Assisted dying in US and Canada: controversy subsides after legalisationBMJ 2018; 360 doi: https://doi.org/10.1136/bmj.k503 (Published 07 February 2018) Cite this as: BMJ 2018;360:k503
- Bob Roehr, freelance journalist, Washington, DC, USA
More than a quarter of Americans and Canadians now have the option of choosing a medically assisted death. California and Canada legalised the procedure in 2016, following five other US states and Washington, DC, in offering terminally ill patients access to drugs to induce death if they meet strict legal criteria (box 1).
Assisted dying in North America
Oregon was the first US state to allow assisted dying in 1997. It established strict criteria to access the process, including mental competence, a terminal illness with a life expectancy of less than six months, and agreement of a second physician. Safeguards ensure good pain management and end-of-life care and that the patient does not feel undue pressure to choose the option. It has served as a model for other jurisdictions.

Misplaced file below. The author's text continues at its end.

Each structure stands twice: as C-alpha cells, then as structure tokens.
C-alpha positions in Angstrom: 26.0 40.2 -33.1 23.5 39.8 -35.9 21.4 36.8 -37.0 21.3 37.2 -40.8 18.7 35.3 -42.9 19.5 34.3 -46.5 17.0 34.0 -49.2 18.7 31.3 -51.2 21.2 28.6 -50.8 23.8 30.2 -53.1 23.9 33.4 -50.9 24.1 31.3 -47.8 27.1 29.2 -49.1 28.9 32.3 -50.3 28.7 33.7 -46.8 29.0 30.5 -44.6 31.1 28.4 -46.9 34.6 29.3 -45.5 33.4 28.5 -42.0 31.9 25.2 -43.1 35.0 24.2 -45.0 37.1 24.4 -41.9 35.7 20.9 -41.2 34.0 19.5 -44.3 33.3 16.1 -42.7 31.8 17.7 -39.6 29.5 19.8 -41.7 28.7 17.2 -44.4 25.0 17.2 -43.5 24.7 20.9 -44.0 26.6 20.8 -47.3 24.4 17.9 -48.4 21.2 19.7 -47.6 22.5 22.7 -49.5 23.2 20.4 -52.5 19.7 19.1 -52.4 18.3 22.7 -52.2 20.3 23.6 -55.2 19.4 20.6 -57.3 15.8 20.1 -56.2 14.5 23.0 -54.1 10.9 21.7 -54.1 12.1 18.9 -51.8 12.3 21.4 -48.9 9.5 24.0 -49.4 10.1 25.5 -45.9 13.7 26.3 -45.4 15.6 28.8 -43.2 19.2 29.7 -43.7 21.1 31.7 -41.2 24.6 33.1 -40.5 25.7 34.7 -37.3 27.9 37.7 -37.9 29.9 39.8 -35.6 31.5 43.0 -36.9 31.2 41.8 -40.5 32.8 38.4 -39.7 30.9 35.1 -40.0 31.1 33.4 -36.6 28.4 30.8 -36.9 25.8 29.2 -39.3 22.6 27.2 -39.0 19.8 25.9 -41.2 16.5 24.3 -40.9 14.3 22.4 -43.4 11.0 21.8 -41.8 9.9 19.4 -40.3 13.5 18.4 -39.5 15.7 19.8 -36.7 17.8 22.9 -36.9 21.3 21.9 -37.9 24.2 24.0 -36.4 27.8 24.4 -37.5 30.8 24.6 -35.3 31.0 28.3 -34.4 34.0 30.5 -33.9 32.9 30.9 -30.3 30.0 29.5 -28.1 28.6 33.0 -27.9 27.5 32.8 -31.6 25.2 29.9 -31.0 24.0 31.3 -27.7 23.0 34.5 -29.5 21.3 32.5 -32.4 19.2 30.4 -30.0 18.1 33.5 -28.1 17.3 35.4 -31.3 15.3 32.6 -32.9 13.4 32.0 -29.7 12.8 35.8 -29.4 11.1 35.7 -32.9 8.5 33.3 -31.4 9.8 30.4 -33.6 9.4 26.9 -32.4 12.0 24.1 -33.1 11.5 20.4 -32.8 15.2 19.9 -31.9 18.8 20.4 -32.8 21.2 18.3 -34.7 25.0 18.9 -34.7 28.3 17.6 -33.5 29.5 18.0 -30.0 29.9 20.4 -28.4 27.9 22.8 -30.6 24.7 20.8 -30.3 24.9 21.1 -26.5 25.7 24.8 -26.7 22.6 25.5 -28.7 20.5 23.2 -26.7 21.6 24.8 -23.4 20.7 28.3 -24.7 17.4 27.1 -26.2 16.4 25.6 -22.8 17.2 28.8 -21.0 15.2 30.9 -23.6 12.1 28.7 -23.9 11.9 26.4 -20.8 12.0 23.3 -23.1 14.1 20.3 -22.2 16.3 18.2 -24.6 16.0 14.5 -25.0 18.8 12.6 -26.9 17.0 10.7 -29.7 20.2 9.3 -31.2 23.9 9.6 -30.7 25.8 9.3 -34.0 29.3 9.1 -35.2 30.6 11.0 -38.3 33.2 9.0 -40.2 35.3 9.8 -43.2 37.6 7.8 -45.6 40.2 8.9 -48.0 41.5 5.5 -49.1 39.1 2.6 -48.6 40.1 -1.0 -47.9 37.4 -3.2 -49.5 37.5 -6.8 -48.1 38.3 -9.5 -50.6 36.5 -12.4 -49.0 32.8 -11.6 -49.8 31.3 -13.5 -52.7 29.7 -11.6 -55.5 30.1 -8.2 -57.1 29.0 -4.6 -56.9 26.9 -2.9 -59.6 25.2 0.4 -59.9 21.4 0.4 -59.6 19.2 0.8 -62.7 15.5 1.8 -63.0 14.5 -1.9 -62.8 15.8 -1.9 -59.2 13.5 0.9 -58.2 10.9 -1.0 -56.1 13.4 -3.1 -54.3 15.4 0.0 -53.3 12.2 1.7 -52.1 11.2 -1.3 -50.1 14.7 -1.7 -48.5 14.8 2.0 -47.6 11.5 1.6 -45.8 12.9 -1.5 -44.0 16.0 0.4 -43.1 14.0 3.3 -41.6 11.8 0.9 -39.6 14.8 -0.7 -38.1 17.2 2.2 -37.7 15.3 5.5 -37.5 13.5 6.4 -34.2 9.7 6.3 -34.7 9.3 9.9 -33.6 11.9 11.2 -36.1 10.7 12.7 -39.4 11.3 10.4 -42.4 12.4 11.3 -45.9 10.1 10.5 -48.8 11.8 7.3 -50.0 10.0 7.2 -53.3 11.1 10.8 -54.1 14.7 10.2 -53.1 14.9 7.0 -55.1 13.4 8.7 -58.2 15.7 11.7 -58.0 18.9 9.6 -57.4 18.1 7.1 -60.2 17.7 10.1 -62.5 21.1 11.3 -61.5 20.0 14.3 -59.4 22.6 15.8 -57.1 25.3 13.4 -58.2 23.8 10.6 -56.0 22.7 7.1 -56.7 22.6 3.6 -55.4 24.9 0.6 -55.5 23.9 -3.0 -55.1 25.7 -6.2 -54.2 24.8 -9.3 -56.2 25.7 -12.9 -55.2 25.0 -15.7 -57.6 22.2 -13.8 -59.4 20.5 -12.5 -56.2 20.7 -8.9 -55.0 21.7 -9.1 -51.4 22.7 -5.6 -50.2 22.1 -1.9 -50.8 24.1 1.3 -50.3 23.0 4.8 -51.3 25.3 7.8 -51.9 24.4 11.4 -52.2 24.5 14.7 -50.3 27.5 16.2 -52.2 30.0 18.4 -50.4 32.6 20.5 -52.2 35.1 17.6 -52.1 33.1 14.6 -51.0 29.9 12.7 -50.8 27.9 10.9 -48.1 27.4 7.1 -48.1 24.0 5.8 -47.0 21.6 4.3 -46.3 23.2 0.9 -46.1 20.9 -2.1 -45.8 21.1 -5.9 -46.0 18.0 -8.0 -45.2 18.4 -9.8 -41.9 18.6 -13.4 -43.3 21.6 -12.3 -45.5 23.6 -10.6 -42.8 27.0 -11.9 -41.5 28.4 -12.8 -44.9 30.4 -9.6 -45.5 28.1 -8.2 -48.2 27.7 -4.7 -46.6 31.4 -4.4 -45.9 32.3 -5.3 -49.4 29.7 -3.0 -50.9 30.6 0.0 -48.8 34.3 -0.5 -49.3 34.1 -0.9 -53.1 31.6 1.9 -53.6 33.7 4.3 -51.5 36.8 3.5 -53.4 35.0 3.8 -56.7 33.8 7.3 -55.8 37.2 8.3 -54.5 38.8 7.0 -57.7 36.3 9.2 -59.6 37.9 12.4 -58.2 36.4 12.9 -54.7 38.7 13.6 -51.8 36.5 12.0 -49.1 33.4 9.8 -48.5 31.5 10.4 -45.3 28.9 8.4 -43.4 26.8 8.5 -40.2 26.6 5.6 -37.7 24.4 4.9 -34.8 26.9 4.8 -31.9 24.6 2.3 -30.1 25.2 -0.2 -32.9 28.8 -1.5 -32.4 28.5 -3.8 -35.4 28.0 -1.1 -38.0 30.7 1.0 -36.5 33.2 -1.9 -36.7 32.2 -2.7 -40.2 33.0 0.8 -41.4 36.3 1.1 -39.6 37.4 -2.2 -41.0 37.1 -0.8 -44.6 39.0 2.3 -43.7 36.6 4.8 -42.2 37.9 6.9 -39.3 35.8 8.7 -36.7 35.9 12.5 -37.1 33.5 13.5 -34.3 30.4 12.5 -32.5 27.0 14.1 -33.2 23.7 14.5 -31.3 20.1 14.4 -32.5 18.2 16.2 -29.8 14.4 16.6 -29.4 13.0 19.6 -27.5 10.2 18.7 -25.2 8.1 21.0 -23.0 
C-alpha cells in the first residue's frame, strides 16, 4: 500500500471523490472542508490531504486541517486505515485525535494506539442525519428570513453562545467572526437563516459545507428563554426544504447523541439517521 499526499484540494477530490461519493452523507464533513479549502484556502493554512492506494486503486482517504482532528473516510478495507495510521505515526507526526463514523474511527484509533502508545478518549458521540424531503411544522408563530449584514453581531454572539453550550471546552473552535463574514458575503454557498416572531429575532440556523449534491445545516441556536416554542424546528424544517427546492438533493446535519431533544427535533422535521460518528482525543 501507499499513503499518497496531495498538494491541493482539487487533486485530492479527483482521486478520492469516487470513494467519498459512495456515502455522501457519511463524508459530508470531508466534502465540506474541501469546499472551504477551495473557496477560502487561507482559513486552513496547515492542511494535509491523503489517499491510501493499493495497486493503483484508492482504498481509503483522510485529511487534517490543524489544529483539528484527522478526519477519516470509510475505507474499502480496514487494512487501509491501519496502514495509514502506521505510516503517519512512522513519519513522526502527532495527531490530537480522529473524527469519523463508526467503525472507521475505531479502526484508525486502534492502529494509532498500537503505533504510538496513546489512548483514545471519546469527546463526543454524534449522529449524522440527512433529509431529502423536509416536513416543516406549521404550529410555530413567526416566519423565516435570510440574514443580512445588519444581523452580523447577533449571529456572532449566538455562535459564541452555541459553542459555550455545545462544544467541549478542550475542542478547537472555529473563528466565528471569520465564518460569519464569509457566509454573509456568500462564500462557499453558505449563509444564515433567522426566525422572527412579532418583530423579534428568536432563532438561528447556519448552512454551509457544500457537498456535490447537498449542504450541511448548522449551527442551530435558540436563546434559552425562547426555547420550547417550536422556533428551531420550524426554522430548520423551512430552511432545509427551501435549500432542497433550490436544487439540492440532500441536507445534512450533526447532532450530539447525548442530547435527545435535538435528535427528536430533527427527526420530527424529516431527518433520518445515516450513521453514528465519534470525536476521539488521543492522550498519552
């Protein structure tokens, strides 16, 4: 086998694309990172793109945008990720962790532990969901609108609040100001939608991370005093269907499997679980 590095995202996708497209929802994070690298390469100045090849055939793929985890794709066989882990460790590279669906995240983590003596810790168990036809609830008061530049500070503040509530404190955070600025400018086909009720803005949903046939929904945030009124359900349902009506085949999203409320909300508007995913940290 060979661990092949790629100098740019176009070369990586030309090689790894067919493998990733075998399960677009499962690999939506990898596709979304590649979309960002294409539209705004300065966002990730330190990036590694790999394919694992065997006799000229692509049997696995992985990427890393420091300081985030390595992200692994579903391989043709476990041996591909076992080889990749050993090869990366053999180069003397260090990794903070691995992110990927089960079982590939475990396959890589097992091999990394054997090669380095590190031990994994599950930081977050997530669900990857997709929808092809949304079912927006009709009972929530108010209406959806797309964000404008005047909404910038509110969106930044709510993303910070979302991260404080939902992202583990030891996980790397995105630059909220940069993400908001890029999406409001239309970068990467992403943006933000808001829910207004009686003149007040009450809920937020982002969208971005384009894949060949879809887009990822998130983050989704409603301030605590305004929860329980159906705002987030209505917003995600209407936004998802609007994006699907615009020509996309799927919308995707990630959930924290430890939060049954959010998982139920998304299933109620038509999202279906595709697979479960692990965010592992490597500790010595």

Oregon voters relied on a ballot initiative process to secure their death with dignity act (51% voting in favour in 1994 and 60% in 1997), when politicians refused to enact what their constituents had demanded; political fear of the issue is another precedent that has largely stood the test of time.
Washington state (2008), Montana (2009), and Vermont (2013) followed Oregon’s lead. But the big expansion of coverage has occurred in the past two years as California, Colorado, and Washington, DC, have implemented assisted dying, raising to 18% the portion of the US population now offered the option. All of Canada also joined the fold, though implementation has been inconsistent at the provincial level.
Congress twice tried and failed to pass a national ban on assisted dying after Oregon passed its measure. But opponents did succeed in …RETURN TO TEXT